Lauren heard little children laugh outside, trick-or-treating. It was Halloween night. How clich├ęd, she thought. She didn't lose eye contact with herself.

Minutes passed. Lauren lost track of time. Her eyes watered, desperately wanting to blink. But she stared on nonetheless.

It was a month ago that she had learned her reflection was someone else. Lauren had caught it moving when she was not. Since then it had been moving without her doing the same.

Lauren watched her reflection finally move of its own accord. It lifted an arm, reaching out a hand. Lauren knew it was unwise, but she felt compelled to lift her own hand, and so she did.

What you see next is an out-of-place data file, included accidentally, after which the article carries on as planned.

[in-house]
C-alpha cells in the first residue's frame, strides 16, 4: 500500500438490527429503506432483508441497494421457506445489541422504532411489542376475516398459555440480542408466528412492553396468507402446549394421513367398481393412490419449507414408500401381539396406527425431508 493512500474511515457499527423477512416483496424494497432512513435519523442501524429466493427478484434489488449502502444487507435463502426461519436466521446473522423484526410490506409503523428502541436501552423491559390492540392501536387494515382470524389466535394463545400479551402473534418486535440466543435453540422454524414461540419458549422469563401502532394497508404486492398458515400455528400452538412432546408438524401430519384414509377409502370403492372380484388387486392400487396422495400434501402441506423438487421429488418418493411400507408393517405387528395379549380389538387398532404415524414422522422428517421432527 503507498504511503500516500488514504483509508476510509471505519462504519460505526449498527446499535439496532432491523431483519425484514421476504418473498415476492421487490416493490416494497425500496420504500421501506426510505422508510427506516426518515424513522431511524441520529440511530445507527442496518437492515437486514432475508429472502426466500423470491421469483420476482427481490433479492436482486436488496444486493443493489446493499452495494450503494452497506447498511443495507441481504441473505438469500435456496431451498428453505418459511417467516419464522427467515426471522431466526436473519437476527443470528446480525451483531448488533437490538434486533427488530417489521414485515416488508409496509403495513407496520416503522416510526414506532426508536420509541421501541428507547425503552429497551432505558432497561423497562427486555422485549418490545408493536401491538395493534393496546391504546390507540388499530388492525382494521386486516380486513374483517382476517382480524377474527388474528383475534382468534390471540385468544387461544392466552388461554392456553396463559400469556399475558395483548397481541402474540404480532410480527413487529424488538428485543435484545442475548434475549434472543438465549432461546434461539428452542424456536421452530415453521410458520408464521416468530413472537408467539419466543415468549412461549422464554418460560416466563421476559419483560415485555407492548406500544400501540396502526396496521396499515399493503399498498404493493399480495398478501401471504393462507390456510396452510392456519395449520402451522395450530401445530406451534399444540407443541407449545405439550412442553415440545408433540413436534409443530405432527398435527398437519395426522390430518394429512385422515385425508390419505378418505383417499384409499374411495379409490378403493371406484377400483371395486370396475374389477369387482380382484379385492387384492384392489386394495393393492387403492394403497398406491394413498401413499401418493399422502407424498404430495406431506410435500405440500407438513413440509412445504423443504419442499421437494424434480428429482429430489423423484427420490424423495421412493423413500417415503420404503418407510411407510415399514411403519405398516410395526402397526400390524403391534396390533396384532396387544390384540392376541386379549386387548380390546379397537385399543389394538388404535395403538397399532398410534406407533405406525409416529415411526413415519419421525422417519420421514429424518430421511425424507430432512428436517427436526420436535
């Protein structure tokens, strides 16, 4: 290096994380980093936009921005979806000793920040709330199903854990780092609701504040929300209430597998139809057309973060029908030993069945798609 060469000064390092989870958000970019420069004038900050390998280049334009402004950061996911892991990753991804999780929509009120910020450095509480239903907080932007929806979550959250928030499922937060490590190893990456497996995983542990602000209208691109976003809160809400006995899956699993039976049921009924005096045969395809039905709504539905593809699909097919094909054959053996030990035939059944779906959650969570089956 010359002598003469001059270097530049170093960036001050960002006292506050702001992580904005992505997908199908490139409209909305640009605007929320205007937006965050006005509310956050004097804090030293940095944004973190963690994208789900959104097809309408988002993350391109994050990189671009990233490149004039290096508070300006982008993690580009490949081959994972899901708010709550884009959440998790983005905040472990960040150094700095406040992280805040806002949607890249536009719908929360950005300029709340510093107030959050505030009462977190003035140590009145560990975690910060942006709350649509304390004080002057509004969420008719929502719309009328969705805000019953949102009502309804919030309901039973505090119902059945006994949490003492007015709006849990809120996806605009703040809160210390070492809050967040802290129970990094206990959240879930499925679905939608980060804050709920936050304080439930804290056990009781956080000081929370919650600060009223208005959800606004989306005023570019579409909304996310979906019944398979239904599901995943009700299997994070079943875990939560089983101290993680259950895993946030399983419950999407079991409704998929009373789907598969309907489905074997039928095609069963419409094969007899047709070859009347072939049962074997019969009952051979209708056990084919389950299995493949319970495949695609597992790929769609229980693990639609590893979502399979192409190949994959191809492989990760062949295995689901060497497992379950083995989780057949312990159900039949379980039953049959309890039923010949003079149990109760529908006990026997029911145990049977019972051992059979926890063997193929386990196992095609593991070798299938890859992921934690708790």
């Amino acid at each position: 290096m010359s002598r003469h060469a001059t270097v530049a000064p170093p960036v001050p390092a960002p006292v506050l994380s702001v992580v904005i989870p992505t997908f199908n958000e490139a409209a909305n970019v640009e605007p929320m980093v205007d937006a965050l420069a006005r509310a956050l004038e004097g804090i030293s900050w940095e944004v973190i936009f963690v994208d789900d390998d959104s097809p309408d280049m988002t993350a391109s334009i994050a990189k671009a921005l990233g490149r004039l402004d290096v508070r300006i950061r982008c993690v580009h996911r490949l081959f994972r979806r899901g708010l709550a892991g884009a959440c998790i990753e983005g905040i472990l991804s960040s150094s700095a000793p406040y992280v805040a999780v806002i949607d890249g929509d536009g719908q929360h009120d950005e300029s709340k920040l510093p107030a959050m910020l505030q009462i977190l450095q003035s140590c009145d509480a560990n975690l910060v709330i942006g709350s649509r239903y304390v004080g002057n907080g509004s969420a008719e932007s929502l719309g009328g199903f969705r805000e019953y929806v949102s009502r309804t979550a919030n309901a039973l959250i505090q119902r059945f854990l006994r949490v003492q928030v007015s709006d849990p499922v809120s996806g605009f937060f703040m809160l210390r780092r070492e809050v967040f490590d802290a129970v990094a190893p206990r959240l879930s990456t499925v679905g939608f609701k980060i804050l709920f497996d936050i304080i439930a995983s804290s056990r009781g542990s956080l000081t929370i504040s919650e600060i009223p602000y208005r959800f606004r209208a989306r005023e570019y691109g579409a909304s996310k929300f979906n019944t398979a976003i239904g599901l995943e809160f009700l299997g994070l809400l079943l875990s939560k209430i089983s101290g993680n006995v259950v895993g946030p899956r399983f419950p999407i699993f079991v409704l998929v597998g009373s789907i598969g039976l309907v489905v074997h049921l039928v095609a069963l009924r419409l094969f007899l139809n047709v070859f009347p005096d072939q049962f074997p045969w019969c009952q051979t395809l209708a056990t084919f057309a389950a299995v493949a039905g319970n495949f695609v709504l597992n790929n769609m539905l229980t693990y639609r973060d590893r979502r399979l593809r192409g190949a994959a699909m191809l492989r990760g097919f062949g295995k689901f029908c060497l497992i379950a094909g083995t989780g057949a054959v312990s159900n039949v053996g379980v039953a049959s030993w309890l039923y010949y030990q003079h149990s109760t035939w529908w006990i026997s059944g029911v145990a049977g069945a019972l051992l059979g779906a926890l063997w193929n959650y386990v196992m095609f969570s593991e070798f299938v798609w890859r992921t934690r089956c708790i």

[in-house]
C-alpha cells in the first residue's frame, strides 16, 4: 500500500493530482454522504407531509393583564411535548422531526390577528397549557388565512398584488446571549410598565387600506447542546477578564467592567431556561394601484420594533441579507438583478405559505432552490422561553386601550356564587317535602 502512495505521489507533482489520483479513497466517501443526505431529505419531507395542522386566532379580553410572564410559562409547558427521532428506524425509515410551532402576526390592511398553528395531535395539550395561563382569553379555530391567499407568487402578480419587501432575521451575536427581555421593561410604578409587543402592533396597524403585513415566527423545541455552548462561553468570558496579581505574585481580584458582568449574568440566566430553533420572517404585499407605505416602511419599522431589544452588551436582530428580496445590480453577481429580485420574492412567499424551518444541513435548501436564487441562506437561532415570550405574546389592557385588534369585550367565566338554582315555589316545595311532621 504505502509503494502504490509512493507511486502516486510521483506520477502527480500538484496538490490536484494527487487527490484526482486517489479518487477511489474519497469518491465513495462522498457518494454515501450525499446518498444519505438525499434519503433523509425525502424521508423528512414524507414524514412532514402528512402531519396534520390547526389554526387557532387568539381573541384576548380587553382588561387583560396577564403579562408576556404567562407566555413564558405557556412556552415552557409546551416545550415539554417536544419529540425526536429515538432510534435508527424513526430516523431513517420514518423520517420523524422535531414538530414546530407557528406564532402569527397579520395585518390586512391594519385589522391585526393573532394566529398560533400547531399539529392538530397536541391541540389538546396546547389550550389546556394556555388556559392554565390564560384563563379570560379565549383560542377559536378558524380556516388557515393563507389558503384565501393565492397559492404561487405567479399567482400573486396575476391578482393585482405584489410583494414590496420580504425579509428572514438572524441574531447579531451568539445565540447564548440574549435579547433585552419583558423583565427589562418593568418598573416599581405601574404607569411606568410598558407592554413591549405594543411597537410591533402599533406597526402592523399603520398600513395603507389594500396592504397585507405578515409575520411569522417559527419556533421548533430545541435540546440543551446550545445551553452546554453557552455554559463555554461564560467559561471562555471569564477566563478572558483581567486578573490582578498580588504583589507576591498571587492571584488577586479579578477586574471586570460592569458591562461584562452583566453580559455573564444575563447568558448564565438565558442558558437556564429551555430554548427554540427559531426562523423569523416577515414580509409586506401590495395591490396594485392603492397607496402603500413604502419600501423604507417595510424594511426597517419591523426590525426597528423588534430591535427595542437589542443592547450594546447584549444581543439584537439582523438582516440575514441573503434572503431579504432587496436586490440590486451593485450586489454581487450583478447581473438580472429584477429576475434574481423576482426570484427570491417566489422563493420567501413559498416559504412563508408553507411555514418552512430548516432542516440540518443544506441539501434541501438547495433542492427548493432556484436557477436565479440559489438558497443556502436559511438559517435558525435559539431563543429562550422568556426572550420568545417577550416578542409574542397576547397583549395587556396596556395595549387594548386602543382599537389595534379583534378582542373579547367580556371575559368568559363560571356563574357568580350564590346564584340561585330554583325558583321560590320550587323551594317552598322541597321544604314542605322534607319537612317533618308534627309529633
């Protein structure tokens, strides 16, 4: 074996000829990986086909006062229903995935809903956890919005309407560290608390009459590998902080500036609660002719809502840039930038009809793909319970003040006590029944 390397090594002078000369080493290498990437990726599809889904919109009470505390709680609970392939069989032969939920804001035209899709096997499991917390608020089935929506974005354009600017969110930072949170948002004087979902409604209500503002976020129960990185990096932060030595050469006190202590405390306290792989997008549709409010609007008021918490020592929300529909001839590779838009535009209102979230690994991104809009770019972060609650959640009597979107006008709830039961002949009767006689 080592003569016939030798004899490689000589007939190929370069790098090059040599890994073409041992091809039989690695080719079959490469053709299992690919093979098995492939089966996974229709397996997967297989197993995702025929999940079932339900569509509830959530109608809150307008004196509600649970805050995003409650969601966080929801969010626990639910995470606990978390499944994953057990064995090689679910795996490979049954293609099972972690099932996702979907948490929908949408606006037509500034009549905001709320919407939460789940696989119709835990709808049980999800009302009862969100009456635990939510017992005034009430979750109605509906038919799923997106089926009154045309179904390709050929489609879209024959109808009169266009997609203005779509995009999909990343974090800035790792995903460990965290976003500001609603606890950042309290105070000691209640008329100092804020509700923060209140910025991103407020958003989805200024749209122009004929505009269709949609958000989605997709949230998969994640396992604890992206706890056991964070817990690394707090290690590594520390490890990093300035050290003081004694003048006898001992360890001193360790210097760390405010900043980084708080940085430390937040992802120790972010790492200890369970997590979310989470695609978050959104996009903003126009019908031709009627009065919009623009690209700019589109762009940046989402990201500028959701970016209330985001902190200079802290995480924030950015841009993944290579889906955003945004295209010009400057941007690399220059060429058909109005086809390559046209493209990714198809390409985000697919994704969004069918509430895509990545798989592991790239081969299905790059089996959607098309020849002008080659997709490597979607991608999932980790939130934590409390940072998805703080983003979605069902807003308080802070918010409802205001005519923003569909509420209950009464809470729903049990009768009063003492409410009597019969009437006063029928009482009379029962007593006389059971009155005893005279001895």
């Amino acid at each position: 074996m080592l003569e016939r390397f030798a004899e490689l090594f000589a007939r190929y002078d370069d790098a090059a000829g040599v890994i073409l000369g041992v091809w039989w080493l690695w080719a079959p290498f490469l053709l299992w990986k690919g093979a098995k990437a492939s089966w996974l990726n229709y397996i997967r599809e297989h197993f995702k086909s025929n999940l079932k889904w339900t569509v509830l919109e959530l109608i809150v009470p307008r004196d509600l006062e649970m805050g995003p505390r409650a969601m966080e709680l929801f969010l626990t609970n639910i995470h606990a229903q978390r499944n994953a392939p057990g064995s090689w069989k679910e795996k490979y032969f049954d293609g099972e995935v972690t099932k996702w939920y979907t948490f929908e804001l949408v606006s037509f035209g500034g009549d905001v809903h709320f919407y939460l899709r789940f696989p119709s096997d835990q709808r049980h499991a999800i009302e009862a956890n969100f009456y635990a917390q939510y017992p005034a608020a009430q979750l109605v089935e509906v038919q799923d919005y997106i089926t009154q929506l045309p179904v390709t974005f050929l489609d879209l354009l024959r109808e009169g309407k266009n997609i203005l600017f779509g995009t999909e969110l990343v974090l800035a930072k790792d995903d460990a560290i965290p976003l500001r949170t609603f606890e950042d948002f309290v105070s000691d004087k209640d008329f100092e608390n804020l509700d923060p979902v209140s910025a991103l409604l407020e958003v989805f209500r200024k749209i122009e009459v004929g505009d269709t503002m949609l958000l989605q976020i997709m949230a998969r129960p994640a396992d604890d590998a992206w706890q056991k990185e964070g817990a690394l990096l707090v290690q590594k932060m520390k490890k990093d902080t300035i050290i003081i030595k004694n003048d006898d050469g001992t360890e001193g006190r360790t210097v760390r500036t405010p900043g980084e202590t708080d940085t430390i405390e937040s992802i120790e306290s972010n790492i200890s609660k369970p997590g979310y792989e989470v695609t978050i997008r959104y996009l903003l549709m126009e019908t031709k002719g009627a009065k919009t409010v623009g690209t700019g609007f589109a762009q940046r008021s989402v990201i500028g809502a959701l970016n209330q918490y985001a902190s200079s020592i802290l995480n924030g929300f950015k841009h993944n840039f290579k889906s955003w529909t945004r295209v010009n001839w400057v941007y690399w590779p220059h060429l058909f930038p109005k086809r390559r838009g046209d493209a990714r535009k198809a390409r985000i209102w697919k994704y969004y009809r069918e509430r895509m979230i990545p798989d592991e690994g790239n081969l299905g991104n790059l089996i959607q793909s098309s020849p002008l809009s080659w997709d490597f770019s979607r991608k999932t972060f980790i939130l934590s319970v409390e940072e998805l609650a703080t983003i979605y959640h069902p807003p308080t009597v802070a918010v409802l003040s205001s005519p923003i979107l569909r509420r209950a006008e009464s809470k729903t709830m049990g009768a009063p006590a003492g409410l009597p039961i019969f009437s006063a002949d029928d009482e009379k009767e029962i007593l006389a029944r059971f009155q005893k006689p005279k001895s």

Their fingers were close to touching. If I were to reach out any further, Lauren thought, I could touch. The reflection mouthed the word "touch" as Lauren thought it.

As their fingertips touched, and the light faded from the hazy house Lauren was standing in, the sound of breaking glass filled her ears, yet she could not let go. And when she finally opened her eyes, herself and the reflection had swapped. The reflection walked off to live Lauren's life, and Lauren became nothing more than the same misunderstood reflection.

Alexandra Horton is 12 years old. Her story, “Blinded by the Light,” was published in the Red House Young Writer's Yearbook 2010. Her poetry has appeared in Puffin Post magazine. She has two cats called Sootica and Wallis. She loves to write and read in her spare time and has a random obsession with Pokemon and Harry Potter. When she grows up, Alexandra wants to be an author or a flash mob organizer.

She lives in London.


Karen Cantwell said…
Alexandra - great writing! Published at 12 years old. You should be very proud. :-)

LB - LOVE the horror story. Very scary, indeed!
Ally said…
Thanks! It means a lot to me to have this up here.